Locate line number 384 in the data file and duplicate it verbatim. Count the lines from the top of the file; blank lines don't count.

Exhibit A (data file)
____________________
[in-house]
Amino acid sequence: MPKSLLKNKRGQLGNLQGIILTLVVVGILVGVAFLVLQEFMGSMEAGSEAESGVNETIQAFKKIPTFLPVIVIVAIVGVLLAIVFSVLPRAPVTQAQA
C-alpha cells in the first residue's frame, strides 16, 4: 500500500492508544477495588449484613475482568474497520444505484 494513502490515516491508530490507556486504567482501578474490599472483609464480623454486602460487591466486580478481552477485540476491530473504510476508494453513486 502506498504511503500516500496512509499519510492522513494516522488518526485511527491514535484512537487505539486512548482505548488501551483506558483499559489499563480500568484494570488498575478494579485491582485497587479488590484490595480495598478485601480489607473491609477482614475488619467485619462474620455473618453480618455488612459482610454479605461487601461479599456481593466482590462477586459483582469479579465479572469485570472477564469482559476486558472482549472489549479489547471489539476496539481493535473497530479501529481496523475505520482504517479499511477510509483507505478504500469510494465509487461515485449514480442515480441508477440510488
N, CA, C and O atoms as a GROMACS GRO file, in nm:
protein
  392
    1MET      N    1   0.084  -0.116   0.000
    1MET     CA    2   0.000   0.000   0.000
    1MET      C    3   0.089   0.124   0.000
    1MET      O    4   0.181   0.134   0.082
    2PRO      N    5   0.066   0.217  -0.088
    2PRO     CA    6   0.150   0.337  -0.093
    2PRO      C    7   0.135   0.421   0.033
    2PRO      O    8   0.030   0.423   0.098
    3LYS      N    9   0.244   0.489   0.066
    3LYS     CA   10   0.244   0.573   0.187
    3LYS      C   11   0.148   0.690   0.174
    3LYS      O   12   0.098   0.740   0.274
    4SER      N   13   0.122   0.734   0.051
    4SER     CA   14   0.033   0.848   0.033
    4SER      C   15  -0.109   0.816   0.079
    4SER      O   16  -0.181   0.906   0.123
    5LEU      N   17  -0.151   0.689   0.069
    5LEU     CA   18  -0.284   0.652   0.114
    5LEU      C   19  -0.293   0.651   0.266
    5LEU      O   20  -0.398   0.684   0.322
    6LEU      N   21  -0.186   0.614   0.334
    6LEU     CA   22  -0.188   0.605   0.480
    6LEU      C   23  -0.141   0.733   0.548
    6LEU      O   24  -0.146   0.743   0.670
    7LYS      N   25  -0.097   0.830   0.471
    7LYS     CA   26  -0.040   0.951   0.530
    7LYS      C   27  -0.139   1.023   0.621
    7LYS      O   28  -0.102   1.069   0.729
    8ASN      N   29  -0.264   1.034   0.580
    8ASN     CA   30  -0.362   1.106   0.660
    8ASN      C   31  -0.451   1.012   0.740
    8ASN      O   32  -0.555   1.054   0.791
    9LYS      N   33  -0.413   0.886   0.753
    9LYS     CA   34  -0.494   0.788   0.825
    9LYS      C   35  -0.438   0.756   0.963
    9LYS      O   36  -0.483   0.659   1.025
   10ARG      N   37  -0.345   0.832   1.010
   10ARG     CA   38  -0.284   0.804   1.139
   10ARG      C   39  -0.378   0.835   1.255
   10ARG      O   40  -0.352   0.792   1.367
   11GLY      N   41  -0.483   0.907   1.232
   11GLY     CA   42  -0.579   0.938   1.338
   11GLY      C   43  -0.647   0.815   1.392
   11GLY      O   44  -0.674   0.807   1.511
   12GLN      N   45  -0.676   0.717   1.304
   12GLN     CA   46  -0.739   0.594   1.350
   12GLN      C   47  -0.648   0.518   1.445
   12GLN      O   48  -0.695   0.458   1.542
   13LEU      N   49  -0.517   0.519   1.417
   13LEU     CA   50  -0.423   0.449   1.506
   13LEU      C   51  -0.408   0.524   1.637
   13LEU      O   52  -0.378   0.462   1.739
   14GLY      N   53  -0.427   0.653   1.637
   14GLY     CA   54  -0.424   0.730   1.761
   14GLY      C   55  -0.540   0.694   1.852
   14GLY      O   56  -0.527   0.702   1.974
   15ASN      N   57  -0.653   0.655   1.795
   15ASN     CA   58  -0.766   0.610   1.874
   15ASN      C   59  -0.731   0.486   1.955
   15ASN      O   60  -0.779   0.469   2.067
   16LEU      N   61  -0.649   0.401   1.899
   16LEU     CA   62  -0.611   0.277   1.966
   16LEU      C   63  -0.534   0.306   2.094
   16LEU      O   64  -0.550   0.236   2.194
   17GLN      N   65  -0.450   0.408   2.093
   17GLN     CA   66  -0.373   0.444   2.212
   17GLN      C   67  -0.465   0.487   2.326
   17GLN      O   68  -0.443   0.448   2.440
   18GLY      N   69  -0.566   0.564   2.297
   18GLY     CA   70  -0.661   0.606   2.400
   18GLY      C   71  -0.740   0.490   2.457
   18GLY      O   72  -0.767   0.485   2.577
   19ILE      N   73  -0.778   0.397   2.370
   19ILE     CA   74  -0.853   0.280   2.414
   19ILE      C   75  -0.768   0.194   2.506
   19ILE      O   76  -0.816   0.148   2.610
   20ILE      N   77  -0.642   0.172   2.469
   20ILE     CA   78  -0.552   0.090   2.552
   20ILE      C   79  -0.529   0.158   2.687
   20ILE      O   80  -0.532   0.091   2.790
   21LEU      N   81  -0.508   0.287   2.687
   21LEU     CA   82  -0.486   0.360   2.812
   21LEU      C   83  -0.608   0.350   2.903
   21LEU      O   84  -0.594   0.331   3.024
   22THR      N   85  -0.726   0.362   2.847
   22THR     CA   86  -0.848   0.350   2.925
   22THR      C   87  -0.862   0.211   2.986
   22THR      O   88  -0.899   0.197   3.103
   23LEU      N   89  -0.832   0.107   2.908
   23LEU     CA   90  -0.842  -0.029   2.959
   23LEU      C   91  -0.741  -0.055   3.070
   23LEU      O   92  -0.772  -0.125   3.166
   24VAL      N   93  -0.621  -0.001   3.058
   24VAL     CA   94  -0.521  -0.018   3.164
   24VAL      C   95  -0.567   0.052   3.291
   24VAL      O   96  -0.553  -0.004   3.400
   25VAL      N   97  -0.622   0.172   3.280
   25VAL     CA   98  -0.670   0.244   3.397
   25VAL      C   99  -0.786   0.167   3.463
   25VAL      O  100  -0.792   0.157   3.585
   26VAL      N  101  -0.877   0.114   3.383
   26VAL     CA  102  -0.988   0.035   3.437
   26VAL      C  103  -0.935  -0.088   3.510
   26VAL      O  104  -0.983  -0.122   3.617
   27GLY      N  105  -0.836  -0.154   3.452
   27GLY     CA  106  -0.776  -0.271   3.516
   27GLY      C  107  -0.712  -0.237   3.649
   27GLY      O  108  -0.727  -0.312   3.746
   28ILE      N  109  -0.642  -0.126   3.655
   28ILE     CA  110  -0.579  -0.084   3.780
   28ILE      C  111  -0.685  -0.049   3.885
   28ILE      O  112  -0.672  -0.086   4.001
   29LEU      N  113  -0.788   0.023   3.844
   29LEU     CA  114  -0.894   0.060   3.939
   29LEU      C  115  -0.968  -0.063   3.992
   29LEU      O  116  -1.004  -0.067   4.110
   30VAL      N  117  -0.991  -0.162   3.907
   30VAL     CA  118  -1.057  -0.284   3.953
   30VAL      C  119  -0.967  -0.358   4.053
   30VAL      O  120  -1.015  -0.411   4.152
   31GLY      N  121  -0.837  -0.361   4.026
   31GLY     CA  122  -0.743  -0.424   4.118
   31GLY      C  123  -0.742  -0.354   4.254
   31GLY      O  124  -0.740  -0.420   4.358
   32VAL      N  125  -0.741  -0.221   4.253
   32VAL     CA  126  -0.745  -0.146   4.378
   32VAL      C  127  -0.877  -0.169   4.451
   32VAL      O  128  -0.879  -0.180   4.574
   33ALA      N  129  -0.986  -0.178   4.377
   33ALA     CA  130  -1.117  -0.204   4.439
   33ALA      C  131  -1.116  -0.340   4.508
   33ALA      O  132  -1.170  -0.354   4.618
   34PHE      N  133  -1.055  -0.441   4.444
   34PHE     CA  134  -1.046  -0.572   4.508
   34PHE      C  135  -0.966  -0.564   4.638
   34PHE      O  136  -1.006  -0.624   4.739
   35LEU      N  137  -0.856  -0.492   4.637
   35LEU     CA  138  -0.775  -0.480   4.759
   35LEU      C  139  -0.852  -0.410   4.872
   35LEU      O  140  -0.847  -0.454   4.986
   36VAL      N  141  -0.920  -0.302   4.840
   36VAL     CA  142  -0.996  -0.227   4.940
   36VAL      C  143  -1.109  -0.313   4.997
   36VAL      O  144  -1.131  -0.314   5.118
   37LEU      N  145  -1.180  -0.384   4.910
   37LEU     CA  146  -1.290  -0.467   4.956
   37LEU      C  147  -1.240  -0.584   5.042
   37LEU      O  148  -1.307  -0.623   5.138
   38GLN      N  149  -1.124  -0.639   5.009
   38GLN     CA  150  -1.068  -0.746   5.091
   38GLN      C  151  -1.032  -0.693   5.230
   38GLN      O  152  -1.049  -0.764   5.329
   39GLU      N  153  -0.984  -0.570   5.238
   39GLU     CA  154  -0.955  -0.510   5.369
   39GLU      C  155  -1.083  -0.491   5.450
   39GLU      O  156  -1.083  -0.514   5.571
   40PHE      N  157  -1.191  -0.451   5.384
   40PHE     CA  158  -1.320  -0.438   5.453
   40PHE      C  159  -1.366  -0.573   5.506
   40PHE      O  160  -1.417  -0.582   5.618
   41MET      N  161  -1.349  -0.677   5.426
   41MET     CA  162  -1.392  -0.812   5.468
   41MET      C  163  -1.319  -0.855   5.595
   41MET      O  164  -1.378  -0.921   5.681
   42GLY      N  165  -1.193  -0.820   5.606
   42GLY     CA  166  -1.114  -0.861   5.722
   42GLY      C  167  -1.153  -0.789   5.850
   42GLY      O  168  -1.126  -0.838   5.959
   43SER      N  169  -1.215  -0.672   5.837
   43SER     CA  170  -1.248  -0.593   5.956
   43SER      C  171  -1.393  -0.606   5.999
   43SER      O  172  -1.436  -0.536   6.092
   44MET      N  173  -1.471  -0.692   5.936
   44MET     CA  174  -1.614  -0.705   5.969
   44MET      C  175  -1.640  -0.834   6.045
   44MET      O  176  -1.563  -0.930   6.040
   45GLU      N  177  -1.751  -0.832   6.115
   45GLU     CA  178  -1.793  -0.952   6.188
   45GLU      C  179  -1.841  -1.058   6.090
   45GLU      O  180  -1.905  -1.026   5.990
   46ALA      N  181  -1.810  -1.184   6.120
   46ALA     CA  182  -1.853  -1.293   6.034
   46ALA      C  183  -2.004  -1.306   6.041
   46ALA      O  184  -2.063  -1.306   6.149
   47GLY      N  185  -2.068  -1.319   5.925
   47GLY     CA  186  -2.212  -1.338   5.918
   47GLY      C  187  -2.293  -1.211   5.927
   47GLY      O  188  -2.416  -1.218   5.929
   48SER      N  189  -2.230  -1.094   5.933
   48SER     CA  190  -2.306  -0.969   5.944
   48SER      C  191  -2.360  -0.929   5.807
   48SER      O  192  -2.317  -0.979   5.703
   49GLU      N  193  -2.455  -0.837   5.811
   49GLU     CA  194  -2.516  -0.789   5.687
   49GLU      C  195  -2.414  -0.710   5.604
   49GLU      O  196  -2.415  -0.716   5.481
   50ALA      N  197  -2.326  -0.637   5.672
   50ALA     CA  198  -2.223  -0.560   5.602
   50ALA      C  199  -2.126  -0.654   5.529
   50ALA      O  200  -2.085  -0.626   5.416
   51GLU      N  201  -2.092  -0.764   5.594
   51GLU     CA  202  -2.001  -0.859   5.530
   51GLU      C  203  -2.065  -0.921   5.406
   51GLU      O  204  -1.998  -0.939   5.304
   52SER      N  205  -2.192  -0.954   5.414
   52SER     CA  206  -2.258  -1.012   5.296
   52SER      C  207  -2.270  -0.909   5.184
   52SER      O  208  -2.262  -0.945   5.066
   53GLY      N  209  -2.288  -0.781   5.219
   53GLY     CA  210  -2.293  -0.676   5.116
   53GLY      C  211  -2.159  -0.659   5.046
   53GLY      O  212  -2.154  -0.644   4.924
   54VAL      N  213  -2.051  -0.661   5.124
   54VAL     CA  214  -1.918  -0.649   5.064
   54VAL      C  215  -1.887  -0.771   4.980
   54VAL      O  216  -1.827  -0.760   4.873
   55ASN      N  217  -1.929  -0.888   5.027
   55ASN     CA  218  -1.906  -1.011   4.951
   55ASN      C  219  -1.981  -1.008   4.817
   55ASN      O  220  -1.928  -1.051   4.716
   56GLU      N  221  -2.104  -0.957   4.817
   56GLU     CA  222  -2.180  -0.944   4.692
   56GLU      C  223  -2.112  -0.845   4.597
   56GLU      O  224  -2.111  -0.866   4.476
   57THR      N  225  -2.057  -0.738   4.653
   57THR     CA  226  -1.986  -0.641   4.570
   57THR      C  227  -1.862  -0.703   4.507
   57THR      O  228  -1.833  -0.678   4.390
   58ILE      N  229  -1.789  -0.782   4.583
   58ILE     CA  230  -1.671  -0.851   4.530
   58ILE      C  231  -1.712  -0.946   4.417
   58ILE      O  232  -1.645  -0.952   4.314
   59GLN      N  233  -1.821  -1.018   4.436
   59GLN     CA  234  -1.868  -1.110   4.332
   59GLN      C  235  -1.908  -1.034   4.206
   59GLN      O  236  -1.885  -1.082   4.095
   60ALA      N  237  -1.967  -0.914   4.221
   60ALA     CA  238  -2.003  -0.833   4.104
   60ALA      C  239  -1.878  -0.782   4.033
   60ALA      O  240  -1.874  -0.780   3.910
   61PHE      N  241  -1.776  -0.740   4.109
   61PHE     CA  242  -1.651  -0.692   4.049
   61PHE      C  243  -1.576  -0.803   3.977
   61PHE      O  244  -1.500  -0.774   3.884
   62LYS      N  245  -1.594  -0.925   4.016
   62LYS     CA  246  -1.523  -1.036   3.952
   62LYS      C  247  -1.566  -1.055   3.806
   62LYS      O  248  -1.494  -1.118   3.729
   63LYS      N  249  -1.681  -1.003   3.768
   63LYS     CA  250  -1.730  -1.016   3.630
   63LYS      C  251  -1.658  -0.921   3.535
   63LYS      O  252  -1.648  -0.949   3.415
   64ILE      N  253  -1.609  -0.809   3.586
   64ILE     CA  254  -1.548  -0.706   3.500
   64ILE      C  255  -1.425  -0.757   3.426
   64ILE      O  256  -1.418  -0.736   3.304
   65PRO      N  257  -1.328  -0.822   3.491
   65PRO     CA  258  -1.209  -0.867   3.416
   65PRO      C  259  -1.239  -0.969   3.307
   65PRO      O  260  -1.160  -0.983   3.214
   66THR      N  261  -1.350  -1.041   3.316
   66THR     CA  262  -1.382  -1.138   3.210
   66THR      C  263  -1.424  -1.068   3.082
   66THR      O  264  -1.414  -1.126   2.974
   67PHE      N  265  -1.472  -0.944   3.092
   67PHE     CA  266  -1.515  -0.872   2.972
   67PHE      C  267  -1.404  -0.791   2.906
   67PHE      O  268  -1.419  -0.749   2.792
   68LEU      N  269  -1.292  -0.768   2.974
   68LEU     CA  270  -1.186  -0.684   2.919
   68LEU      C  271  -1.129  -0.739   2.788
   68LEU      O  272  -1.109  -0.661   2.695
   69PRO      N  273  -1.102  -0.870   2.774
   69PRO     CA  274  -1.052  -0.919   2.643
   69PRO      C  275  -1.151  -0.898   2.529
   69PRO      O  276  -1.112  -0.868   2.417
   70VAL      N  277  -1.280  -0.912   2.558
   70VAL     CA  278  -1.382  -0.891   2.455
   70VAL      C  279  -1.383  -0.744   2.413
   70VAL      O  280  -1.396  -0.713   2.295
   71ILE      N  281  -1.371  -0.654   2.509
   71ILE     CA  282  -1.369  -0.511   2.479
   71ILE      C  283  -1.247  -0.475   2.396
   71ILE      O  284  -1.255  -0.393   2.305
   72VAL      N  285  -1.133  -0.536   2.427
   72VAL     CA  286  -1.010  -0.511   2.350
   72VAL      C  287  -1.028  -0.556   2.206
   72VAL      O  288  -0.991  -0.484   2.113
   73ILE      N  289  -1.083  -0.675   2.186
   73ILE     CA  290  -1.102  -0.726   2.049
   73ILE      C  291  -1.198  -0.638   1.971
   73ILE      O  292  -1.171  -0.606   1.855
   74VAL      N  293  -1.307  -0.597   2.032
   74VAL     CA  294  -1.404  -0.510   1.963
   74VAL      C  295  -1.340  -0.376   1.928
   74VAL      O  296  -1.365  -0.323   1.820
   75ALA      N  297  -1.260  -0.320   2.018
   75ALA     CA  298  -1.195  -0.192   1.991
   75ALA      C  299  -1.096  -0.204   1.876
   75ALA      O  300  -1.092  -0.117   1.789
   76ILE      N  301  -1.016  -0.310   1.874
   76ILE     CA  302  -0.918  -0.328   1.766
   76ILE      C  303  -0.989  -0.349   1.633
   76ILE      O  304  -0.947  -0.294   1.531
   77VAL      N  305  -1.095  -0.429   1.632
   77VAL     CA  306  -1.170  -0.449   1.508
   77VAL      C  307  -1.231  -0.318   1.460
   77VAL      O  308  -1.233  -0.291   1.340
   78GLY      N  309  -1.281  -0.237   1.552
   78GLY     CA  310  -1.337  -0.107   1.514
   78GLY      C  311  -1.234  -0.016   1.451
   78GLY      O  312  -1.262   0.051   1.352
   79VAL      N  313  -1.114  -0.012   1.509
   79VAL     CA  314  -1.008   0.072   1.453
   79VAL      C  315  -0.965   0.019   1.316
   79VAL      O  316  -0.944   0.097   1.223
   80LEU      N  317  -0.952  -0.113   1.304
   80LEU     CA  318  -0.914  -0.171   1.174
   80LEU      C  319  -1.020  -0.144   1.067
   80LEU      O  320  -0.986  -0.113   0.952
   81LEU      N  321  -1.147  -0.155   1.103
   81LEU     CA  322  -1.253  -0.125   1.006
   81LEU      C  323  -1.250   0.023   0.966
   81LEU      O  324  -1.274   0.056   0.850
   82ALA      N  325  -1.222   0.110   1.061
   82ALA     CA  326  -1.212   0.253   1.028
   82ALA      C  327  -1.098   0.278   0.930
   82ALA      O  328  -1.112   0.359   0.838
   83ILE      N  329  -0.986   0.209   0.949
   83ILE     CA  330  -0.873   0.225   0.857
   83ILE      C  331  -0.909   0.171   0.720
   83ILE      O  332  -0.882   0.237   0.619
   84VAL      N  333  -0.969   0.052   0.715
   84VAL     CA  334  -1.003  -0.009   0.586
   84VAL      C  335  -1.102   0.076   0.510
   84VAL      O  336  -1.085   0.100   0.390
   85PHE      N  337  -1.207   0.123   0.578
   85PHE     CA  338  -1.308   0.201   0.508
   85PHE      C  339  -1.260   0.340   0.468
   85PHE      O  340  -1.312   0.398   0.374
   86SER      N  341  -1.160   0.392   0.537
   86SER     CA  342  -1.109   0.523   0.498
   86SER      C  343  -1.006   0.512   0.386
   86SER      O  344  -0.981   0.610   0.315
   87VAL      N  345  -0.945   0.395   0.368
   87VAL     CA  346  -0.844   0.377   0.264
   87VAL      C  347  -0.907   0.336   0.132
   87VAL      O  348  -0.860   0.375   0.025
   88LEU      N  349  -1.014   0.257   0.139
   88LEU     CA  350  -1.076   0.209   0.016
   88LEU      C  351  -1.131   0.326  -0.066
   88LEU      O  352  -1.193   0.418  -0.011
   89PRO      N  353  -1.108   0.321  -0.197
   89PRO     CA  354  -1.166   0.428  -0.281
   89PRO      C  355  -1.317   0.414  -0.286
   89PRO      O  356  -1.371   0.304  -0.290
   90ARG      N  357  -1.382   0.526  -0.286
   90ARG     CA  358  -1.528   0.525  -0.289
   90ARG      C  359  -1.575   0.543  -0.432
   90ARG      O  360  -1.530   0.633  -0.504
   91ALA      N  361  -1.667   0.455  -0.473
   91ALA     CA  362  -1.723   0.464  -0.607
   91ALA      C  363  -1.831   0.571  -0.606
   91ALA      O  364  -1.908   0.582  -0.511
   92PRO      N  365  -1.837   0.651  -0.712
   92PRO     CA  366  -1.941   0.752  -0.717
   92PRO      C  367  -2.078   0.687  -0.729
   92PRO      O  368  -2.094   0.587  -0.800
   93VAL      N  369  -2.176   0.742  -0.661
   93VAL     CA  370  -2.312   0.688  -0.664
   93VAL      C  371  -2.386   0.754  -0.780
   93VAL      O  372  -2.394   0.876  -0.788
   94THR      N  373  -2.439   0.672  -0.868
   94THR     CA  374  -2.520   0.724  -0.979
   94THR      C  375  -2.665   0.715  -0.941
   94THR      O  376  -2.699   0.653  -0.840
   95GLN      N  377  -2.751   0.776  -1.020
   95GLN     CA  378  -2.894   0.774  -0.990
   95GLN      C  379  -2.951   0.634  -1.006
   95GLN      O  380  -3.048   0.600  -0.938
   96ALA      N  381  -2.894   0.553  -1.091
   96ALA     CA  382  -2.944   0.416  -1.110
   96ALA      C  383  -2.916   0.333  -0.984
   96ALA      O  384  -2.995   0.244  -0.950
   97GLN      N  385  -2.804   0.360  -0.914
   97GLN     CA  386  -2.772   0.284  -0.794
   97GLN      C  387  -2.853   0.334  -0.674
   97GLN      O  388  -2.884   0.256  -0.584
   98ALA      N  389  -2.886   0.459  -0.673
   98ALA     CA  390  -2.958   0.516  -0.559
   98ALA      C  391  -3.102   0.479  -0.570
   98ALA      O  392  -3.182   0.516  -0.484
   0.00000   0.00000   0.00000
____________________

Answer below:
   95GLN     CA  378  -2.894   0.774  -0.990